Feature Article

Overlord Movie Interview: What Can Possibly Beat Nazi Zombies?

"Noah's Ark, but all the animals become zombies"

Superhero fatigue may or may not be finally setting in, but if there’s one genre that really has an overpopulation problem, it's zombies. Think of the amount of zombie films that have come out since George Romero’s The Night of the Living Dead--and that's not to mention the TV shows, books, comics, video games, and more.

Once you start looking at zombie films, you realize how similar most of them are--there’s an epidemic, people get infected, survivors try to survive--the end. And most stories about zombies have been contemporary (save the rare example like Pride and Prejudice and Zombies). Sure, they change the formula a bit--a zombie comedy in Shaun of the Dead, a zombie Christmas musical in Anna and the Apocalypse--but there's a whole lot of homogeny among the undead masses.

Overlord is doing something different: A mixture of Saving Private Ryan and Re-Animator set a day before D-Day in 1944. During a press day for the film after its world premiere at Fantastic Fest, GameSpot spoke with the cast and director of Overlord about where the zombie genre can go next: How do you possibly spice things up enough to beat the ultimate pairing of Nazi zombies?

Star Wyatt Russell was the first one to answer, and Hollywood would do well to listen up. “The Crusades, no question. Just think about it,” said Russell, who plays Ford, the leader of a group of soldiers who encounter an evil Nazi experiment.

“What about Noah’s Ark?” Iain de Caestecker, who plays Chase, chimed in.

“That’s actually a good idea,” responded Russell. “Noah’s Ark, but all the animals turn into zombies, so Noah has to fight them. I’m sure I just offended like half the country. Don’t make this movie, but if you do, I want in.”

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“That’s the beauty about zombies,” said John Magaro, who plays comic relief character Tibbet. “You can put them pretty much everywhere. Like, I want to see what a Confucius movie would look like with zombies.”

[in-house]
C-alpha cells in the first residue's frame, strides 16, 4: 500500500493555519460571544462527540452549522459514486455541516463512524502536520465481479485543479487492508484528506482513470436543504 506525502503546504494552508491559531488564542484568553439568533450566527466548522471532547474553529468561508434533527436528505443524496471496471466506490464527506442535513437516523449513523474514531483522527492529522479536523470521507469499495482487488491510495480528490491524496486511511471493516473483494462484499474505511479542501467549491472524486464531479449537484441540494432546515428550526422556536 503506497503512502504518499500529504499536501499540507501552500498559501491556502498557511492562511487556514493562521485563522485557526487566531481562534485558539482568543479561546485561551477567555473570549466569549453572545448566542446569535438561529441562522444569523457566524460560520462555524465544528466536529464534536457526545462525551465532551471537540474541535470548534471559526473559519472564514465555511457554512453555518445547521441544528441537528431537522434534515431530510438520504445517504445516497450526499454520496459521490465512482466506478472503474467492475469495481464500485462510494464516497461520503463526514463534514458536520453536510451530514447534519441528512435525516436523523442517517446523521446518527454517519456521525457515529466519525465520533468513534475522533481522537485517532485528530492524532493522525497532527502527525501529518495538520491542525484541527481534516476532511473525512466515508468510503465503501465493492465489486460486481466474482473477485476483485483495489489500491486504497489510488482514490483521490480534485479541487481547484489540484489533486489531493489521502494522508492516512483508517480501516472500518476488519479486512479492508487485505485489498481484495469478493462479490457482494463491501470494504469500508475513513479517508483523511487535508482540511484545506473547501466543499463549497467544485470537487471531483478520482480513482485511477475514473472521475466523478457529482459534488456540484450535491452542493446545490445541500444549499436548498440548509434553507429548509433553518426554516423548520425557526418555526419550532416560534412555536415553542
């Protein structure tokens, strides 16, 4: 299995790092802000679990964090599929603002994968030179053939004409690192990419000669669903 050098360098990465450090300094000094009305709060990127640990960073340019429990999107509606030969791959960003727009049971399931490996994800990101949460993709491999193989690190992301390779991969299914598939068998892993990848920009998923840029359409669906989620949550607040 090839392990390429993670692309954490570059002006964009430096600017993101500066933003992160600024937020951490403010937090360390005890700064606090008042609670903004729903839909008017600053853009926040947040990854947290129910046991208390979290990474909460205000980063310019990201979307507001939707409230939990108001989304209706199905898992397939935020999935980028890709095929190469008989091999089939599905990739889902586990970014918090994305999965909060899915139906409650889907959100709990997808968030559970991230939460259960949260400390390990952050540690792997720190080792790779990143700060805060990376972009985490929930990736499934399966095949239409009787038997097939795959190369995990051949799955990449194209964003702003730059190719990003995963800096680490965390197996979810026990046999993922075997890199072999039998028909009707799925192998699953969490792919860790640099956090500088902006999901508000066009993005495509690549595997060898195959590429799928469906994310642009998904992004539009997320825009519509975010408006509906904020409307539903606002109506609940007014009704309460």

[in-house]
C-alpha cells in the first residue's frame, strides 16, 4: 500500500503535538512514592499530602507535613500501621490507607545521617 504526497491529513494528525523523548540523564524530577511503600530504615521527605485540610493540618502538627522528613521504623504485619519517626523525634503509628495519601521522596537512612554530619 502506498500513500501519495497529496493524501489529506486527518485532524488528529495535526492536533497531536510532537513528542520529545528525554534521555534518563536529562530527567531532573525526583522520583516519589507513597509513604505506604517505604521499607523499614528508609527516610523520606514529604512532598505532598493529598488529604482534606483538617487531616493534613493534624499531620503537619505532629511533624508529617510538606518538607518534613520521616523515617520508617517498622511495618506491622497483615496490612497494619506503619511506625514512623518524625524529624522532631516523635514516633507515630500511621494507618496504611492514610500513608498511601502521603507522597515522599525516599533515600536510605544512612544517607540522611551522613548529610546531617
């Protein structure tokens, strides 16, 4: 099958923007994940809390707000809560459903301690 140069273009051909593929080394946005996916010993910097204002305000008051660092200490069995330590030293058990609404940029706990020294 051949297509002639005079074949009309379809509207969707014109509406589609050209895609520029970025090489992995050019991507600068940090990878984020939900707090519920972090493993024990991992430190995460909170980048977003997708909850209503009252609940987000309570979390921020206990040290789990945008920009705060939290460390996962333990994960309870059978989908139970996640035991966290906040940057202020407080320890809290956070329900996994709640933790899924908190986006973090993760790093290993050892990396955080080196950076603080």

We don’t know about you, but those are some solid ideas. However, a zombie film would be nothing without a group of survivors. For Overlord, in order to build camaraderie and a good dynamic between the actors, they had to go through boot camp.

“Right after we got out of the plane they put bags over our heads,” explained Russell. “Then they took us way out in the forest and left us for four days. The first thing they told us to do was build a tent, and none of us know each other. It felt like a reality show.”

“That really helped us bond,” said Magaro. “While the others built the tent I basically would stand right there and just pick up little twigs for the fire. We quickly found the natural rhythms with each other and our characters, and the natural banter we did during that camp translated into the screen.”

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“They tried to make the experience similar to Band of Brothers, even though we only had about a third of the time to train,” said Jovan Adepo, who plays the film’s main character, the young and idealistic Private Boyce. “They had us train in navigation, we built fires, eat rations. By the end we could reload a weapon in our sleep.”

On his time period of choice for a zombie film? “I feel like any time period would be fun. Zombies just ramp up the stakes very quickly," Adepo said. "But I would love to see a Shakespearean zombie film.”

Overlord hits theaters November 9.

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rgmotamayor

Rafael Motamayor

Rafael Motamayor (@RafaelMotamayor) is a recovering cinephile and freelance writer from Venezuela currently freezing his ass off in cold, grey, Norway. He likes writing about horror despite being the most scary-cat person he knows.

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